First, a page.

Quizzes are the perfect way to simplify things and indicate the correct answer within the mix. Seeing it written might resonate with your students, and give them an instant opportunity to revise, or learn something new.
3. To assess what you can do for your students with special needs, it is very important that you check their lesson reports. There is a lot of information there that could be useful to you as their teacher. You might notice that a student understands questions posed in a certain way, or is not comfortable expressing a personal opinion. You can also check which interactive exercises activate your students, and resonate with them.
Effective plenaries in a lesson are those that help you make sure all students understand what they have learned. With plenaries you can summarise and reinforce key points from the day’s lesson. All LessonUp’s interactive features can support you in doing this. You could implement quiz questions, open questions, mind maps, drag & drop questions, or happy to sad polls to check if, and what, your students have understood.
How can you engage students who have difficulty concentrating?
Many students (and non-students) have difficulty concentrating at times. It is not rare, but some have more difficulty than others. They might need your help to focus on your lessons, or while revising for upcoming exams. What can you do?
1. Provide them with short breaks during your lessons. During these periods of time you could encourage them to do something that relaxes them. Students with ADHD, for example, might need more breaks and breathers than others. Yet the benefits of taking more breaks and doing some physical activity are high for the entire student population.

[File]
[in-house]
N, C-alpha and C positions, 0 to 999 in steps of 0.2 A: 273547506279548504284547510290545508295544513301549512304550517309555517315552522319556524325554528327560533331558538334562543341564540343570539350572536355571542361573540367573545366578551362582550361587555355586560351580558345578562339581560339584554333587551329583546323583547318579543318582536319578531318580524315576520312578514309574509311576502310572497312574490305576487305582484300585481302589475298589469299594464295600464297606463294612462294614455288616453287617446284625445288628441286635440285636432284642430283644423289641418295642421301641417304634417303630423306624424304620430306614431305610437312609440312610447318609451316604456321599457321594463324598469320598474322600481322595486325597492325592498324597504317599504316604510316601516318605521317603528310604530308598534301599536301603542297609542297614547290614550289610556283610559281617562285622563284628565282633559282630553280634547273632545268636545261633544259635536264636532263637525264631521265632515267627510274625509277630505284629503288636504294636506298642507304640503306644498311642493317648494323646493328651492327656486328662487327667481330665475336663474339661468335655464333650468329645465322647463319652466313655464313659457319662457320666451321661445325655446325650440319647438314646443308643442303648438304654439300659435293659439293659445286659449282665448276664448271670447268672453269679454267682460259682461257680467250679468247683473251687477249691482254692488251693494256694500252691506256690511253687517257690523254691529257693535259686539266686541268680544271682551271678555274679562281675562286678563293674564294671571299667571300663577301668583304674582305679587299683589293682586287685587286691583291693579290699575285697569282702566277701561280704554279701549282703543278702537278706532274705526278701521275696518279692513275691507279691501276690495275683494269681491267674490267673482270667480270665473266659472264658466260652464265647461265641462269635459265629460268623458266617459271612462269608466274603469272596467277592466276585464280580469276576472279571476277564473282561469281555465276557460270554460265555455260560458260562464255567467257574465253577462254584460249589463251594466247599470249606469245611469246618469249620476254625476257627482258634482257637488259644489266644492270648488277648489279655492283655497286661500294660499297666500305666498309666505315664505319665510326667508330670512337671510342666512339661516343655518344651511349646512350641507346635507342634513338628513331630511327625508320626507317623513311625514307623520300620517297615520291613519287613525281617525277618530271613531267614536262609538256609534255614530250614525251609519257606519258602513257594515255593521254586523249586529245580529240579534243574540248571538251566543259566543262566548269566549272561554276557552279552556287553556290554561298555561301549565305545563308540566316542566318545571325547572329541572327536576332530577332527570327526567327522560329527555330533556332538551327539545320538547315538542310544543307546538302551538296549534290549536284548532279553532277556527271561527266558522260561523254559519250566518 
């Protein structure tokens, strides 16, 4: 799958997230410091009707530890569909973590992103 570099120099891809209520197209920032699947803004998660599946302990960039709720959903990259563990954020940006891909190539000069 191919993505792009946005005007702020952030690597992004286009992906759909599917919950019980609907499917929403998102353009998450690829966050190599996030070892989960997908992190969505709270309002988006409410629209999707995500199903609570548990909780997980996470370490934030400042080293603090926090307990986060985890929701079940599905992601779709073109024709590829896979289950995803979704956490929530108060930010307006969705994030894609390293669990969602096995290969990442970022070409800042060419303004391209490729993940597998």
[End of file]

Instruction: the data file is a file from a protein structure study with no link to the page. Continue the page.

In LessonUp you can set a timer during an activity to make sure students remember to take their breaks. If these students enjoy looking at videos or doing quizzes to relax, that is a perfect win-win situation. Maybe you could prepare some lightweight, leisurely slides to take their mind off the heavier stuff for a while. They will appreciate it, and learn something new too.
2. You can try to work with a reward system. In general, almost all kids work well with rewards, whether they are at school, or at home.
People who have difficulty concentrating may need the incentive of a reward system more than the rest. Focusing on a lesson might be a mammoth endeavour you could help them with, also by using LessonUp.
A reward could be video material about what they like and enjoy, or a couple of lightweight quizzes. They could listen to music to relax for a moment, or relate with you on a different level during a friendly chat. Many things are possible, within limits of course, and LessonUp could help you provide them with some leisurely interaction to recharge their batteries.
3. Revising for an exam can be very difficult for kids with ADHD, or those who have more difficulty concentrating. At school you can help with posing questions and offering supplementary material, but what happens when students are supposed to revise at home? That can be very hard for them, and not all parents have the time and resources to support them.
LessonUp could be of great help. It is a very engaging teaching platform, where you can upload videos and visuals to supplement textbooks. Taking regular breaks from textbooks could be the secret to help these students revise. It is very important that you take a lot of effort in selecting the right resources for your students. Once they have revised, you could implement quizzes, open questions, or drag & drop questions to see if they have understood and anchored new concepts.
At the end of the lesson, offer your students a happy to sad poll to check in with them. Do they feel like they can concentrate better with the help of engaging visuals and exercises?